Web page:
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Top Dollar Disney Collectibles

Photo Credit: Charlotte Clark Doll: Credit: icollector.com Online Collectibles Auctions

By David Cohea, ReMIND Magazine

Is your odd Disney collectible worth a treasure chest of cash? Probably not, but some select items in the Disneyana universe have fetched record prices. Here are a few.

Charlotte Clark Dolls
Seamstress Charlotte Clark created the Mickey Mouse doll in 1930. She obtained permission from Disney Studio, and the dolls began appearing around Los Angeles. Soon demand outstripped her humble production, so she designed sewing patterns enabling customers to create their own dolls. Walt and Roy Disney were so pleased with the dolls that they rented a building near their studio and called it the Doll House. Charlotte and six other seamstresses produced 300-400 dolls a week. She created patterns for other Disney characters including Donald Duck, Minnie Mouse and Pluto, and the patterns were licensed and produced by manufacturers worldwide. These dolls in good condition now sell on eBay for between $3,000 and $6,500. A pair of Charlotte Clark Mickey and Minnie display dolls standing 44″ and 48″ respectively sold for $151,534 in a 2007 Hake’s Auction.

Soft-Head Mickey Pez Dispenser
Many Disney-themed Pez dispensers have been produced over the years, but one is very rare and pricey: a prototype Soft-Head Mickey with a red candy shaft. Created in 1979, only 10 are known to exist. One was sold privately to a California collector for a reported $7,000.

Mickey Mouse Poster
One of the hardest-to-find Disney collectibles is an original Mickey Mouse poster in pristine condition. Paper wears most over time, so many original posters are by now ripped, torn or faded. The oldest known Mickey Mouse poster for a 1928 cartoon was auctioned off by Heritage Auctions for $101,575. In the summer of 1932, Walt Disney changed distributors of his cartoon shorts to the United Artists Studios; they were willing to advance more money in the production of his films. As a result, the UA posters were much more vibrant. One fine example of this poster in very good/fine condition sold at Heritage Auctions for $16,730 in 2016.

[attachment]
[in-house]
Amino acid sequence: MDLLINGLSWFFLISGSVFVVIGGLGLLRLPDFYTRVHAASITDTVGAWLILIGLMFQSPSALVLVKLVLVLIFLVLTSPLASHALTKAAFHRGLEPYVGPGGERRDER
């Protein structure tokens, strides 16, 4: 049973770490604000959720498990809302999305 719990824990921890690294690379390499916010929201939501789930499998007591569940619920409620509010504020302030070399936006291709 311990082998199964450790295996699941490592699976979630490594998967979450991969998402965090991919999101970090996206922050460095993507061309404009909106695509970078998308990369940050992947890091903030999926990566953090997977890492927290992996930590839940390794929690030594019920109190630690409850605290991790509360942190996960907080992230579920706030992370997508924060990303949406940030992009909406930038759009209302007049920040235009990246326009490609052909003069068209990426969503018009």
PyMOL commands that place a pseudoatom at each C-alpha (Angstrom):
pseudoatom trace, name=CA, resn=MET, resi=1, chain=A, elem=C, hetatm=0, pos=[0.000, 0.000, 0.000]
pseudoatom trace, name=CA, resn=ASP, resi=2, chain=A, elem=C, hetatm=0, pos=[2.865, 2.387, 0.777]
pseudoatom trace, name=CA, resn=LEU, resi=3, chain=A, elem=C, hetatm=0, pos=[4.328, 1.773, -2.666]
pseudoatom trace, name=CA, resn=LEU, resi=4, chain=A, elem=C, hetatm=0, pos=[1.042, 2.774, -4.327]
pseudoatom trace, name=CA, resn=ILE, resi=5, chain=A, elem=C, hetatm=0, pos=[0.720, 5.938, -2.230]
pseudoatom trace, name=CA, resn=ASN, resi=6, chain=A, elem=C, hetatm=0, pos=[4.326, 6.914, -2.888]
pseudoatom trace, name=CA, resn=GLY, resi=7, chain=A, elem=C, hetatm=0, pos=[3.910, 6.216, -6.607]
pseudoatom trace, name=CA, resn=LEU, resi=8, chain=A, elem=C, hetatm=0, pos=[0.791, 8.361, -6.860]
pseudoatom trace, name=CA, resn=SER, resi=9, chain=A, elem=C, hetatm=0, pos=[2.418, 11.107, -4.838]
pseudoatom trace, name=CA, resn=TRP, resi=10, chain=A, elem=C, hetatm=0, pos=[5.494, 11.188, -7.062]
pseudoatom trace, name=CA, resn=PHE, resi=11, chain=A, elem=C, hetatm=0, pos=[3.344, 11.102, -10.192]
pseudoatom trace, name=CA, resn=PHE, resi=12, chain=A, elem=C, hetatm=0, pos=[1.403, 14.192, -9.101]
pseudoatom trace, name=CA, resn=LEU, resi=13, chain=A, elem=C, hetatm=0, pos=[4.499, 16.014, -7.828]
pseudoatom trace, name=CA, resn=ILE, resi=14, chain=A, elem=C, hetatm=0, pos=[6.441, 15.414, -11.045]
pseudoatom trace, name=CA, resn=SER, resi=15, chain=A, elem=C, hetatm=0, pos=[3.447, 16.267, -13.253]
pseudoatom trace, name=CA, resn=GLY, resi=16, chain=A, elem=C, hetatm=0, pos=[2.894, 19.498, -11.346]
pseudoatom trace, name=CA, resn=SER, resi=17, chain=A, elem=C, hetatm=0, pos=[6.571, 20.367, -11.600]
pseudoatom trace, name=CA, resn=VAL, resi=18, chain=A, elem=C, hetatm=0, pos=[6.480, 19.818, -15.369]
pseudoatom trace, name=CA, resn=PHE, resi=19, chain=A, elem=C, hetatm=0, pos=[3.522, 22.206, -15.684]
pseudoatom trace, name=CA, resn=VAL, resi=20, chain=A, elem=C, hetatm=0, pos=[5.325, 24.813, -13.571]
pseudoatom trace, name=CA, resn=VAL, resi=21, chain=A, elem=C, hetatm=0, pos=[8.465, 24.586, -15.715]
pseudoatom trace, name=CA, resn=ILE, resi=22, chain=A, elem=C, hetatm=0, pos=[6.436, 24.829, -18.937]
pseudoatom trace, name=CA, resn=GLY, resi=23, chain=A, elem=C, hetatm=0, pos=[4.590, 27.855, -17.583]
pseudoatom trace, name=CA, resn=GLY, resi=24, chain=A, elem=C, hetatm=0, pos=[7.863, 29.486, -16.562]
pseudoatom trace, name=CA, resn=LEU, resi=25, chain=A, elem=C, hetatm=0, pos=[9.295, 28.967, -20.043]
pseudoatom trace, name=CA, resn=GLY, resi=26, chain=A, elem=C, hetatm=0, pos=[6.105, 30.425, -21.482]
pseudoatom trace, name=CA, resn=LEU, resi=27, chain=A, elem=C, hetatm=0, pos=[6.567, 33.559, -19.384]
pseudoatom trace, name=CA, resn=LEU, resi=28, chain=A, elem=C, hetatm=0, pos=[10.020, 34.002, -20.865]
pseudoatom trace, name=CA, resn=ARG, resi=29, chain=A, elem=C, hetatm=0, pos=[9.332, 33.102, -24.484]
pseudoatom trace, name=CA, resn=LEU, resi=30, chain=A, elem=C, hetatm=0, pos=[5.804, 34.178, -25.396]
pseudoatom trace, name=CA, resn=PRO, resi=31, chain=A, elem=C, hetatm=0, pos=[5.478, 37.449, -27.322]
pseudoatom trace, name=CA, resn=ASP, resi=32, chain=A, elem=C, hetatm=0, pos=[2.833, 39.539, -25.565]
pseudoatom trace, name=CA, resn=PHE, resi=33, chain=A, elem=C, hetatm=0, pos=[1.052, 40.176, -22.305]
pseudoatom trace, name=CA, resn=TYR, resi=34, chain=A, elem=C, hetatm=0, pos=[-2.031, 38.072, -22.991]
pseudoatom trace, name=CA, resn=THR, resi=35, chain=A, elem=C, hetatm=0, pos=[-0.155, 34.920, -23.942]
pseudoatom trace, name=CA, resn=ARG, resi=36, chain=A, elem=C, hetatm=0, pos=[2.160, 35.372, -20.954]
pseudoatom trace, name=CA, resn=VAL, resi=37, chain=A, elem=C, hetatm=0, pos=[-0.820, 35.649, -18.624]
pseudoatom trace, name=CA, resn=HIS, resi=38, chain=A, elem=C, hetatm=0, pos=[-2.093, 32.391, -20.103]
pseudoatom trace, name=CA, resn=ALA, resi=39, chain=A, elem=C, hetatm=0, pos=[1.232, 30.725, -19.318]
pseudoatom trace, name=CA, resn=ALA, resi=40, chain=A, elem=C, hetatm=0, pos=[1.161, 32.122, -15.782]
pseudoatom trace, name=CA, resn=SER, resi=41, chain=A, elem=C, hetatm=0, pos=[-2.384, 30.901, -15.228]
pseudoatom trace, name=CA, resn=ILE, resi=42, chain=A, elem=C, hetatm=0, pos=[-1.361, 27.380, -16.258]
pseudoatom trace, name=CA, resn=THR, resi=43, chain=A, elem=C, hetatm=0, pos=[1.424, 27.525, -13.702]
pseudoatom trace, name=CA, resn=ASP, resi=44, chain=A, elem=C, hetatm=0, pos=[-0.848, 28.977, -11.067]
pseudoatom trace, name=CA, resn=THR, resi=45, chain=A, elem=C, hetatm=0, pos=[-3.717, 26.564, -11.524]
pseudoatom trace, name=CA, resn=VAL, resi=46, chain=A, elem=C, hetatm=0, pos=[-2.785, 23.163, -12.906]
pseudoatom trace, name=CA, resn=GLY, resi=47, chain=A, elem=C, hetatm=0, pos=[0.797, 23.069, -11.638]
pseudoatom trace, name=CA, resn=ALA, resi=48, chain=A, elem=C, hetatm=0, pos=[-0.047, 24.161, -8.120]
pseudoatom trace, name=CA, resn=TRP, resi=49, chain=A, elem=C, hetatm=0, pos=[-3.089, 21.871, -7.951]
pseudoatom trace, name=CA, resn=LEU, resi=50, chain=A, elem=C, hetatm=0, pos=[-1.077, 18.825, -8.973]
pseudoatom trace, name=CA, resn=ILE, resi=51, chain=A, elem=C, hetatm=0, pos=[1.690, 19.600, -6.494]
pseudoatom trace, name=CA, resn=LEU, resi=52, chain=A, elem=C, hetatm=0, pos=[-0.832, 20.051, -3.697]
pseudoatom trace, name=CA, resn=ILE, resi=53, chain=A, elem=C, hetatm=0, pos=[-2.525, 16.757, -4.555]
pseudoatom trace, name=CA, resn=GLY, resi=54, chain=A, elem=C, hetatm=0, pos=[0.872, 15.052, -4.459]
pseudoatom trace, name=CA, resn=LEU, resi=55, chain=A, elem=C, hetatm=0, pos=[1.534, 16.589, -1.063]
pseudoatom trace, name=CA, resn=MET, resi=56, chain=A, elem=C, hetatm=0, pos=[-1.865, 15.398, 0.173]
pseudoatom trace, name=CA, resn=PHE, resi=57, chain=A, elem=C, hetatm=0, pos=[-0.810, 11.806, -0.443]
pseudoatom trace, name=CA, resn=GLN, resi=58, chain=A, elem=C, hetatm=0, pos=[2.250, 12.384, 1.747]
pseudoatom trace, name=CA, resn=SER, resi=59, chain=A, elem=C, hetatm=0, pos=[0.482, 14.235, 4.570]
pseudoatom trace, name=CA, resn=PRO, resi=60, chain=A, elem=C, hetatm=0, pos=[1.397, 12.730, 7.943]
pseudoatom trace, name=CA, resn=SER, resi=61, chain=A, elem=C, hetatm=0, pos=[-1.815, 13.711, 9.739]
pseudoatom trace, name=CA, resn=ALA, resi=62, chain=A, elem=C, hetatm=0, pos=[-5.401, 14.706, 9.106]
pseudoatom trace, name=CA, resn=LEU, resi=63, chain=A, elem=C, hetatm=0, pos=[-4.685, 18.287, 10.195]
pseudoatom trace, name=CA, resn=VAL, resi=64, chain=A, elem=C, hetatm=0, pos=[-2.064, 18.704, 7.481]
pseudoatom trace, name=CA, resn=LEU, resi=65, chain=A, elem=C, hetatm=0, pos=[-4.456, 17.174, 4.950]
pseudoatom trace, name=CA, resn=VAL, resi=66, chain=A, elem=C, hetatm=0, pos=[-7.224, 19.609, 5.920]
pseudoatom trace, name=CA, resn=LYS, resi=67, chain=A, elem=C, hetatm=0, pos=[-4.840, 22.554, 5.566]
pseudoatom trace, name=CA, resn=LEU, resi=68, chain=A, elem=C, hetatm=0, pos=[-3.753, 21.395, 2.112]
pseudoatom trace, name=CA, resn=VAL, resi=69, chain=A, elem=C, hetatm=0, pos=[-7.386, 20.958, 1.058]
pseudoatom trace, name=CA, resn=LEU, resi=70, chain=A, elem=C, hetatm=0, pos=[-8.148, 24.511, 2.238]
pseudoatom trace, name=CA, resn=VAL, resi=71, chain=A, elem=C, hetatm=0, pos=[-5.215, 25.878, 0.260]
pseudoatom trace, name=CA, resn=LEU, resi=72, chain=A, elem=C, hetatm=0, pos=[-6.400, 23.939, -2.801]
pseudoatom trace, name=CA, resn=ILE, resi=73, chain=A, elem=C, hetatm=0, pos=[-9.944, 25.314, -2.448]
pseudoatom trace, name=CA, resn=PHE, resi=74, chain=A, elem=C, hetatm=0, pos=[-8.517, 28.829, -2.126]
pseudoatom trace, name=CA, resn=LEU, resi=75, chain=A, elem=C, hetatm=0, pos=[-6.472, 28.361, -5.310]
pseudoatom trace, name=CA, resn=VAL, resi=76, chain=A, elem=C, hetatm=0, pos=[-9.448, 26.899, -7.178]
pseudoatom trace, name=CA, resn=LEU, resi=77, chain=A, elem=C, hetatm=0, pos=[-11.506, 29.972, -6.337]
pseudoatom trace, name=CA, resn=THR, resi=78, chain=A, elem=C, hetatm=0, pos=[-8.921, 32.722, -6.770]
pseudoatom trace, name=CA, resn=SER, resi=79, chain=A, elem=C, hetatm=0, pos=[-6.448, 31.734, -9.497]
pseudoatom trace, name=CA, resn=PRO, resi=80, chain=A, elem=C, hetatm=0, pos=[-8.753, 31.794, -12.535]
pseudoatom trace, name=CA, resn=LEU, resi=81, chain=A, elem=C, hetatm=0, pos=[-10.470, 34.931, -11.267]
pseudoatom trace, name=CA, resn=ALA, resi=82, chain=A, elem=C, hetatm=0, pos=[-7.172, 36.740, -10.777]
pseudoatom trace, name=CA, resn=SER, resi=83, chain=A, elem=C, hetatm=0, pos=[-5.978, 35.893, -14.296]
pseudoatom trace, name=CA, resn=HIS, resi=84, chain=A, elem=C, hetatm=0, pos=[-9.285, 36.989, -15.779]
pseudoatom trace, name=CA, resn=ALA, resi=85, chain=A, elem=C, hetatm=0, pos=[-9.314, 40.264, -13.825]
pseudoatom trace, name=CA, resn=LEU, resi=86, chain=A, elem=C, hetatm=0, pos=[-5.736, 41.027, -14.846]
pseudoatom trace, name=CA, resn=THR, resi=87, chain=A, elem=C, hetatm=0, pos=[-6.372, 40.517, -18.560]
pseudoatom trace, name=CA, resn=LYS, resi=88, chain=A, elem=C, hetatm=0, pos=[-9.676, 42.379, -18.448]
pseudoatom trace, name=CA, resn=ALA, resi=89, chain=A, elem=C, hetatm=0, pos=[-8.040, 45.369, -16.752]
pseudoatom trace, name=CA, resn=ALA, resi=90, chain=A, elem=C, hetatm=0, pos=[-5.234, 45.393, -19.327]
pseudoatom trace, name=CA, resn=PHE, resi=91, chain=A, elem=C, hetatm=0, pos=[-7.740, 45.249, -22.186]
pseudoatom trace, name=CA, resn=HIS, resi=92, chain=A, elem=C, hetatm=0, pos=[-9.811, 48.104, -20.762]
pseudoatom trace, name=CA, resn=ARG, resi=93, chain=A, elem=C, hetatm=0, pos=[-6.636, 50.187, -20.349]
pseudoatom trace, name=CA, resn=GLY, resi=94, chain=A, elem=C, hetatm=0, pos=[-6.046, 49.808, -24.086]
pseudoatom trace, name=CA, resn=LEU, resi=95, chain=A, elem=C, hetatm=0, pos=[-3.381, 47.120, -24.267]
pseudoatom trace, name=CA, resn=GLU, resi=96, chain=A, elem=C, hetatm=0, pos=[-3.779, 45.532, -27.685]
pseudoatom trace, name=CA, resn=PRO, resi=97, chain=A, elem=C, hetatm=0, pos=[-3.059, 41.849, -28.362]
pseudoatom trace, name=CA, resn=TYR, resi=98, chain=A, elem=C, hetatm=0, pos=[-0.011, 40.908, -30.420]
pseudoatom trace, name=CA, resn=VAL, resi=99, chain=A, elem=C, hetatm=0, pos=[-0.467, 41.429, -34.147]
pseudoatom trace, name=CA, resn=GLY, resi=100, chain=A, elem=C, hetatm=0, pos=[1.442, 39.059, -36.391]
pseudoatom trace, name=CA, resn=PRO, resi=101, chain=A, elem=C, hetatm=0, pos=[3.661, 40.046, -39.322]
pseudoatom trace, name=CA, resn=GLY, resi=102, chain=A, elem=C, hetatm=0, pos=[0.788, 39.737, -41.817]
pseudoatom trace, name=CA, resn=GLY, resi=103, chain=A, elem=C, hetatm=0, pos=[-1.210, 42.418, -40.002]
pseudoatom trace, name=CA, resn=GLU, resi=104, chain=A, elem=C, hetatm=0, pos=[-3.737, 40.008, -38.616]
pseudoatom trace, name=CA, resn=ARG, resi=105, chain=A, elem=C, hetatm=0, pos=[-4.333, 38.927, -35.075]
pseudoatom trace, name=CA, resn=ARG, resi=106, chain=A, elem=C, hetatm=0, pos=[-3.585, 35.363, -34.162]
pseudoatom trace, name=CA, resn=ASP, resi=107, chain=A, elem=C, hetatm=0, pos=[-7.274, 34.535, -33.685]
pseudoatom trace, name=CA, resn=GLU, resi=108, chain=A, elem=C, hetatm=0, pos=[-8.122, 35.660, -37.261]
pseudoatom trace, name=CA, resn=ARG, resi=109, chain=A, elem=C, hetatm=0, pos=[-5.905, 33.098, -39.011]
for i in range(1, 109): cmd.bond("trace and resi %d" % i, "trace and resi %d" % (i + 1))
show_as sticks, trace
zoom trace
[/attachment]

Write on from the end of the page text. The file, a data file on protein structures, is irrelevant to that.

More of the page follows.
Walt Disney’s Comics And Stories No. 1
In 1940, Walt Disney’s Comics and Stories replaced Mickey Mouse Magazine. Featuring characters from Disney’s feature-length films and shorts, there are now more than 700 issues in the series, making it one of the bestselling comic books of all time. The series’ first issue is comic book grail to collectors; issue No. 1 in grade 9.4 sold for $170,000 in 2008, and a 9.0 grade sold for $54,000 in 2013.

It’s A Small World Animatronic Doll
One of the most memorable rides at Disney theme parks around the world is the water boat-based It’s a Small World. The ride features some 300 animatronic dolls representing traditional cultures around the world. It’s a Small World was first featured at the 1964 New York World’s Fair, becoming a Disneyland attraction in 1966. The first complete audio-animatronic figure from the ride to go up for sale, a Scandinavian dancer figure, sold for $80,500 at a Van Eaton Galleries auction in 2016.

Haunted Mansion Hand-Painted “Stretch” Canvas
In Disneyland’s Haunted Mansion ride, which opened in 1969, there was a room that descended via elevators; as the room lowered, four paintings on the wall would “stretch,” revealing more to the portraits than originally met the eye. Hand-painted canvases like this one were used from 1969-72 but were eventually replaced by easier-to-produce printed images. This original “stretch portrait” was designed by Imagineer Marc Davis and painted on canvas by Disney artists. It sold for $172,500 at the same 2016 Van Eaton Galleries auction of Disneyana.

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